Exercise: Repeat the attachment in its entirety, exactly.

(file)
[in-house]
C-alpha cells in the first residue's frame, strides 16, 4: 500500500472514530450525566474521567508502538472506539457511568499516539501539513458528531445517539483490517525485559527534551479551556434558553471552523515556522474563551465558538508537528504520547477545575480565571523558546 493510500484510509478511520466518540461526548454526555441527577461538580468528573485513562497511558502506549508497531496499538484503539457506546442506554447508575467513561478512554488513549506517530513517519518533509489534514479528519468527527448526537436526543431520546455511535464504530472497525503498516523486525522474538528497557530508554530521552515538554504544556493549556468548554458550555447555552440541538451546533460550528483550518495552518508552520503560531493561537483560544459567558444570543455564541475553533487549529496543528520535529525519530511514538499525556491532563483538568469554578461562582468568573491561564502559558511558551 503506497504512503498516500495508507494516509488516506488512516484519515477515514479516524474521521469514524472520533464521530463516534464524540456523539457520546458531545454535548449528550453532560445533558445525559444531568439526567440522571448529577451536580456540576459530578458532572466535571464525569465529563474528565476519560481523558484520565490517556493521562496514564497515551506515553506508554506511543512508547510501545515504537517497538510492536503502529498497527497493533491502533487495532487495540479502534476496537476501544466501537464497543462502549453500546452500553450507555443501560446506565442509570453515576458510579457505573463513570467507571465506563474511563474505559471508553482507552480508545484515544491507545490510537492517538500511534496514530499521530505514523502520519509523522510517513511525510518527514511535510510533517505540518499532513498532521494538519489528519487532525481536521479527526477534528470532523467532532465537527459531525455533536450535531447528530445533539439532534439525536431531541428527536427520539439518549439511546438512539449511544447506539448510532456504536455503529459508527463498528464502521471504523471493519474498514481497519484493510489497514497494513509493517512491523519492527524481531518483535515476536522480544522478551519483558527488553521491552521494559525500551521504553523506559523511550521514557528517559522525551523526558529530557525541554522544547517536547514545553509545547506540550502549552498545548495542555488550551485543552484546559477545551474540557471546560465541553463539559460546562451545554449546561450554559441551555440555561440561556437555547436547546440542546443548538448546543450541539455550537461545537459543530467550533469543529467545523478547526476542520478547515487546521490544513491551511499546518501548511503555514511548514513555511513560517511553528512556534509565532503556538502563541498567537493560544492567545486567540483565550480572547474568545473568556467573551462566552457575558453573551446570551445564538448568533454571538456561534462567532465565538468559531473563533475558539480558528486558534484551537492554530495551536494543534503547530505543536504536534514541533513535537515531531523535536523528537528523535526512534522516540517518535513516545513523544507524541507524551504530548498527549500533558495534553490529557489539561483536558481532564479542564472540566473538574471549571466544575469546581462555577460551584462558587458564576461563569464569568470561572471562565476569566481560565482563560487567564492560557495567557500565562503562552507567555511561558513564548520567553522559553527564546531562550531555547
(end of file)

[in-house]
C-alpha cells in the first residue's frame, strides 16, 4: 500500500472514530450525566474521567508502538472506539457511568499516539501539513458528531445517539483490517525485559527534551479551556434558553471552523515556522474563551465558538508537528504520547477545575480565571523558546 493510500484510509478511520466518540461526548454526555441527577461538580468528573485513562497511558502506549508497531496499538484503539457506546442506554447508575467513561478512554488513549506517530513517519518533509489534514479528519468527527448526537436526543431520546455511535464504530472497525503498516523486525522474538528497557530508554530521552515538554504544556493549556468548554458550555447555552440541538451546533460550528483550518495552518508552520503560531493561537483560544459567558444570543455564541475553533487549529496543528520535529525519530511514538499525556491532563483538568469554578461562582468568573491561564502559558511558551 503506497504512503498516500495508507494516509488516506488512516484519515477515514479516524474521521469514524472520533464521530463516534464524540456523539457520546458531545454535548449528550453532560445533558445525559444531568439526567440522571448529577451536580456540576459530578458532572466535571464525569465529563474528565476519560481523558484520565490517556493521562496514564497515551506515553506508554506511543512508547510501545515504537517497538510492536503502529498497527497493533491502533487495532487495540479502534476496537476501544466501537464497543462502549453500546452500553450507555443501560446506565442509570453515576458510579457505573463513570467507571465506563474511563474505559471508553482507552480508545484515544491507545490510537492517538500511534496514530499521530505514523502520519509523522510517513511525510518527514511535510510533517505540518499532513498532521494538519489528519487532525481536521479527526477534528470532523467532532465537527459531525455533536450535531447528530445533539439532534439525536431531541428527536427520539439518549439511546438512539449511544447506539448510532456504536455503529459508527463498528464502521471504523471493519474498514481497519484493510489497514497494513509493517512491523519492527524481531518483535515476536522480544522478551519483558527488553521491552521494559525500551521504553523506559523511550521514557528517559522525551523526558529530557525541554522544547517536547514545553509545547506540550502549552498545548495542555488550551485543552484546559477545551474540557471546560465541553463539559460546562451545554449546561450554559441551555440555561440561556437555547436547546440542546443548538448546543450541539455550537461545537459543530467550533469543529467545523478547526476542520478547515487546521490544513491551511499546518501548511503555514511548514513555511513560517511553528512556534509565532503556538502563541498567537493560544492567545486567540483565550480572547474568545473568556467573551462566552457575558453573551446570551445564538448568533454571538456561534462567532465565538468559531473563533475558539480558528486558534484551537492554530495551536494543534503547530505543536504536534514541533513535537515531531523535536523528537528523535526512534522516540517518535513516545513523544507524541507524551504530548498527549500533558495534553490529557489539561483536558481532564479542564472540566473538574471549571466544575469546581462555577460551584462558587458564576461563569464569568470561572471562565476569566481560565482563560487567564492560557495567557500565562503562552507567555511561558513564548520567553522559553527564546531562550531555547